As he was turning away in desperation he felt a tug at his elbow. Looking around, he saw a queer figure with a countenance that resembled a first attempt at a charcoal sketch from life: one cheek was larger than the other, the mouth was sadly out of drawing, the eyes shone out from among the bruises like the sun from behind the clouds. But if the features were disfigured, the smile was none the less courageous.
Sandy had found a friendly sympathizer at a neighboring farm-house, had been given a good breakfast, had made his toilet, and was ready for the next round in the fight of life.
“I’ll be doin’ yer job, sir, whatever it is,” he said pleasantly.
The man eyed him with misgiving, but his need was urgent.
“All you have to do is to stay in the car and look after the cattle. My man will meet you when you reach the city. Do you think you can do it?”
“Just keep company with the cows?” cried Sandy. “Sure and I can!”
So the bargain was struck, and that night found him in the great city with a dollar in his pocket and a promise of work in the morning.
Tired and sore from the experiences of the night before, he sought a cheap lodging-house near by. A hook-nosed woman, carrying a smoking lamp, conducted him to a room under the eaves. It was small and suffocating. He involuntarily lifted his hands and touched the ceiling.
“It’s like a boilin’ potato I feel,” he said; “and the pot’s so little and the lid so tight!”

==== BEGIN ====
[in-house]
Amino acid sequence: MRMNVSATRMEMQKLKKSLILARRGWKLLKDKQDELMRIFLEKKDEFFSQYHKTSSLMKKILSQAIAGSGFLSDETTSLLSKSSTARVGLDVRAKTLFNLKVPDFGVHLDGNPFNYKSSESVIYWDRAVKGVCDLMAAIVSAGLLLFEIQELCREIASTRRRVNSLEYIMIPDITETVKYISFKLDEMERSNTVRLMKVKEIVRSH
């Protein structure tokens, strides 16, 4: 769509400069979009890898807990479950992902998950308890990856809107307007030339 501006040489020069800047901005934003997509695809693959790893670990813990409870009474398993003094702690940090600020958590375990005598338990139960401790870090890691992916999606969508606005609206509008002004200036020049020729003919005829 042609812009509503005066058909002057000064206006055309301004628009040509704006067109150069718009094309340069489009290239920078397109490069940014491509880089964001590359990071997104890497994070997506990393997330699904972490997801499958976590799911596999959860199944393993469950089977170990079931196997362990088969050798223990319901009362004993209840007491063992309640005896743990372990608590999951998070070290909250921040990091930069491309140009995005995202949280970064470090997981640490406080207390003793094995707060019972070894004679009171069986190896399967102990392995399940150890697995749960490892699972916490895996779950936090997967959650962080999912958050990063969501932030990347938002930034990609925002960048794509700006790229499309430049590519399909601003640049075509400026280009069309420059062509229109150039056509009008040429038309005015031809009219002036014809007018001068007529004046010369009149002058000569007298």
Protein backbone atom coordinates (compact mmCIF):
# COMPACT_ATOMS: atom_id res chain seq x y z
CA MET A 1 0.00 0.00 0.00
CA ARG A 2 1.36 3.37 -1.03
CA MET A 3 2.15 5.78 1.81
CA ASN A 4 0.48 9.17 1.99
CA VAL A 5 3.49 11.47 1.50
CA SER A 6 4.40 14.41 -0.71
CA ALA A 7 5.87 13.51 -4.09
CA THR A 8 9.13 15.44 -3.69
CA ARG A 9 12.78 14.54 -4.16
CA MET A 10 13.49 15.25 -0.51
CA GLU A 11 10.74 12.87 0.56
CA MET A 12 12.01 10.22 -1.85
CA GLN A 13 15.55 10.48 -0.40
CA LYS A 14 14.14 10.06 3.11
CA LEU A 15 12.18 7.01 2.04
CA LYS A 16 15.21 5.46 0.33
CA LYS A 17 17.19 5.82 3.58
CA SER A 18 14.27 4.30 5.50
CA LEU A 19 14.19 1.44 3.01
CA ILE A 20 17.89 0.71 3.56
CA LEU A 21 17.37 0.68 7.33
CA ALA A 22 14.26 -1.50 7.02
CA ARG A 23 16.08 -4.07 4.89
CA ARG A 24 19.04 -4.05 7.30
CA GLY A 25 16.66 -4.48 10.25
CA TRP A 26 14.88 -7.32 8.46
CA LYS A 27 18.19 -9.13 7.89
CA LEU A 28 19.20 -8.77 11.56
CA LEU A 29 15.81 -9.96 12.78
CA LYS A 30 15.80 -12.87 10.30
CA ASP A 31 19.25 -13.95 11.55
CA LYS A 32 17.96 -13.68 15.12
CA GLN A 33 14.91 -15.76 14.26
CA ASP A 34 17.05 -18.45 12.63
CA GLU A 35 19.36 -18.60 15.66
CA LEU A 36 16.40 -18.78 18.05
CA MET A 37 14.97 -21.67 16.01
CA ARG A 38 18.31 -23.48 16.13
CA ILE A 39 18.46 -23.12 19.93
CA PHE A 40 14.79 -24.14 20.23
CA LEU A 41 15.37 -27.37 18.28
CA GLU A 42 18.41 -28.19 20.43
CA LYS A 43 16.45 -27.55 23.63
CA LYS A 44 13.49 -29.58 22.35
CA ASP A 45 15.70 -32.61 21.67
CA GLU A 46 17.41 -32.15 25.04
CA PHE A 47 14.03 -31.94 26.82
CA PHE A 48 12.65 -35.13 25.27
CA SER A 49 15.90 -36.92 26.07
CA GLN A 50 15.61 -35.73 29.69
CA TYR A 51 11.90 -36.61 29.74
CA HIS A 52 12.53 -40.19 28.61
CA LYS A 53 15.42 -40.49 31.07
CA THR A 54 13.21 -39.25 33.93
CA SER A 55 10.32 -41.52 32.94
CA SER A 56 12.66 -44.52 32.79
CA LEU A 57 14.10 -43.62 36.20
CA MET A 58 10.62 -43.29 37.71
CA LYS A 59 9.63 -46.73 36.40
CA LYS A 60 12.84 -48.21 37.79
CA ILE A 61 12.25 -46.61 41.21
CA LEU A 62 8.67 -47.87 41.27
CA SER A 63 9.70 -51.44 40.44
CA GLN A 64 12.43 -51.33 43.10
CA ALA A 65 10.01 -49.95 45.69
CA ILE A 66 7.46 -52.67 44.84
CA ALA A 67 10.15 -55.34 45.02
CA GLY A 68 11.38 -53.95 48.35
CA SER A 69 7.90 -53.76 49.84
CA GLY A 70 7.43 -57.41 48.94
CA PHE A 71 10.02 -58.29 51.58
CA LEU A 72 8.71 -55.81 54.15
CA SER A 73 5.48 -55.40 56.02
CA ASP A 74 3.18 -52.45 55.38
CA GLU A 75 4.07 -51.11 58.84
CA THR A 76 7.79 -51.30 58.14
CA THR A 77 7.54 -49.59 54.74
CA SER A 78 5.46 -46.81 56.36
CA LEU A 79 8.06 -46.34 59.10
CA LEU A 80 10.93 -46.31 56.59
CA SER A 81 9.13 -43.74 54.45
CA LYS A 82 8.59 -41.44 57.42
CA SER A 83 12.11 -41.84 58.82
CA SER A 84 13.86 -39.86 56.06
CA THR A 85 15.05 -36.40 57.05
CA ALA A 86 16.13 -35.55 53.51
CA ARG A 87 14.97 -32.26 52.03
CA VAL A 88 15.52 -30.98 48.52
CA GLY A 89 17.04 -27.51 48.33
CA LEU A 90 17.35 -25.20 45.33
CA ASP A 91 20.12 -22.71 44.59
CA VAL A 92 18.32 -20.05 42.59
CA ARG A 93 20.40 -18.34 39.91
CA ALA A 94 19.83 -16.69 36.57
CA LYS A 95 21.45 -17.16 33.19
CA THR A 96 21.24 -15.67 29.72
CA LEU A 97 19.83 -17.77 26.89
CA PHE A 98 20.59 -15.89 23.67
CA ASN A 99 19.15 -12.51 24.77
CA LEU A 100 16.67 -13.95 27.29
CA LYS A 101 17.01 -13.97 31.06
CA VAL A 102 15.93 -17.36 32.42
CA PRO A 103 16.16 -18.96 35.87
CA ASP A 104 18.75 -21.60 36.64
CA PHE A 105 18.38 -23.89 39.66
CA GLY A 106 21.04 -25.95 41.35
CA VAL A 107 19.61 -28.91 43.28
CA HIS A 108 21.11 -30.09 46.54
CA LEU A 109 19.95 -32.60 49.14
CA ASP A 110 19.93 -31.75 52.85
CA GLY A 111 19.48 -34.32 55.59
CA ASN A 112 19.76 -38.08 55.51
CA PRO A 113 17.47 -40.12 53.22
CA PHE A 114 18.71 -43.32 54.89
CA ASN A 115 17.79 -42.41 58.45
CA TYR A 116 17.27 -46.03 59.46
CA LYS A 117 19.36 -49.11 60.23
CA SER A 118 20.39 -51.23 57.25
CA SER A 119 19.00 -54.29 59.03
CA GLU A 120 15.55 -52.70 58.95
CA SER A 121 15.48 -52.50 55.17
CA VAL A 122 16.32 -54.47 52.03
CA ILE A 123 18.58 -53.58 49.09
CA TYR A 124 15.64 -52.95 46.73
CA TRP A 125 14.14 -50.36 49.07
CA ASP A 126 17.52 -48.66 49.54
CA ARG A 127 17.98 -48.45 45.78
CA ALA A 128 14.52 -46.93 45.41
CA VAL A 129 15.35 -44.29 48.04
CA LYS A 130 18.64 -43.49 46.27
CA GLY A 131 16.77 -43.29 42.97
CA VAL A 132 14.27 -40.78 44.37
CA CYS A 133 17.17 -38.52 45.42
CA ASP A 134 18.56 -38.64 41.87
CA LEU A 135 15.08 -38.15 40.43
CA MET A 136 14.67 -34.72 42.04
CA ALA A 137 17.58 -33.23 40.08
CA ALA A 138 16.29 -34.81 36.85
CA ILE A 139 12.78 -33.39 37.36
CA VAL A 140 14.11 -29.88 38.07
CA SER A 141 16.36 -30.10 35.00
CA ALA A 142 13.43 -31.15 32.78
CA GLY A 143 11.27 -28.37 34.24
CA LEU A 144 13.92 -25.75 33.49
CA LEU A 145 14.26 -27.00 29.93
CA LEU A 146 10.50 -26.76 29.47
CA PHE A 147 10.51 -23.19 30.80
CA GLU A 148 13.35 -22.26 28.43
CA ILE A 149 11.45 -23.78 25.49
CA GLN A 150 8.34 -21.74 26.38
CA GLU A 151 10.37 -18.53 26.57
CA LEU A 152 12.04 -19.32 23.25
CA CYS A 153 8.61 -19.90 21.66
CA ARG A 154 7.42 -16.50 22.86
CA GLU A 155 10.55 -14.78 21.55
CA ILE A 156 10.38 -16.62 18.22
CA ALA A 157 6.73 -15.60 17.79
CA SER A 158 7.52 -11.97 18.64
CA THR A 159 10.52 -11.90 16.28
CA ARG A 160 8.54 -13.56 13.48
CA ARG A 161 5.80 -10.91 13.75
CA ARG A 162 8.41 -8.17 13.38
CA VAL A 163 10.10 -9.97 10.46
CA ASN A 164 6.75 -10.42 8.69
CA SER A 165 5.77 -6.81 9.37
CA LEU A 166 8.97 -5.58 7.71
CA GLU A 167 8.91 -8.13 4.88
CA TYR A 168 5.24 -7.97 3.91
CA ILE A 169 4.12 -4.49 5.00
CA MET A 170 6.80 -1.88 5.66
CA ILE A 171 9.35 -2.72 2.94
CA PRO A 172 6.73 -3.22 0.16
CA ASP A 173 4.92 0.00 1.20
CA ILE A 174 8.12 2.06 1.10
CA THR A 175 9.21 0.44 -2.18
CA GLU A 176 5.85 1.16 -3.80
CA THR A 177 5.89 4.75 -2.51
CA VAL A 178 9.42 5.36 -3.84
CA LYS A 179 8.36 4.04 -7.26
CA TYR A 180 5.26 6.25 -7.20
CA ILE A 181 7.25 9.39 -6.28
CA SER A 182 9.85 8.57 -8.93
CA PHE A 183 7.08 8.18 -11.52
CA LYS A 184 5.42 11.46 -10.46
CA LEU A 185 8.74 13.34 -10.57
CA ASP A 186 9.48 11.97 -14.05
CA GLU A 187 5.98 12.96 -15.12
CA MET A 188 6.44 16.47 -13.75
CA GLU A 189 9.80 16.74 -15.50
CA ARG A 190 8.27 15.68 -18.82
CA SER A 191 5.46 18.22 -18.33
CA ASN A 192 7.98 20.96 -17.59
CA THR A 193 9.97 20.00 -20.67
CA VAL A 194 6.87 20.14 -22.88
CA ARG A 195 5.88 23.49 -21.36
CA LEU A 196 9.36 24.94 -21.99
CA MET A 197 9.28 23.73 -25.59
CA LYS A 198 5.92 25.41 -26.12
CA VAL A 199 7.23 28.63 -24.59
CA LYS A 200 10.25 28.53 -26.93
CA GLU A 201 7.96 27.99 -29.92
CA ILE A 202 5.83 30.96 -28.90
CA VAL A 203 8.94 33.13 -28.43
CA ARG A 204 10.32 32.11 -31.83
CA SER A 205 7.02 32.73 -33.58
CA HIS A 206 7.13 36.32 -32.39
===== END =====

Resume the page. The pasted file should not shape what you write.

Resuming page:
He went to the window, and taking out the nail that held down the sash, pushed it up. Below him lay the great, bustling city, cabs and cars in constant motion, long lines of blazing lights marking the thoroughfares, the thunder of trains in the big station, and above and below and through it all a dull monotonous roar, like the faraway unceasing cry of a hungry beast.
He sank on his knees by the window, and a restless, nervous look came into his eyes.
“It presses in, too,” he thought. “It’s all crowdin’ over me. I’m just me by myself, all alone.” A tear made a white course down his grimy cheek, then another and another. He brushed them impatiently away with the cap he still held in his hand.
Rising abruptly, he turned away from the window, and the hot air of the room again smote him. The smoking lamp had blackened the chimney, and as he bent to turn it down, he caught his reflection in a small mirror over the table. What the bruises and swelling had left undone the cheap mirror completed. He started back. Was that the boy he knew as himself? Was that Sandy Kilday who had come to America to seek his fortune? He stared in a sort of fascinated horror at that other boy in the mirror. Before he had been afraid to be by himself, now he was afraid of himself.
He seized his cap, and blowing out the lamp, plunged down four flights of steep narrow steps and out into the street. A number of people were crowding into a street-car marked “Exposition.” Sandy, ever a straw in the current, joined them. Once more down among his fellow-men, he began to feel more comfortable. He cheerfully paid his entrance fee with one of the two silver coins in his pocket.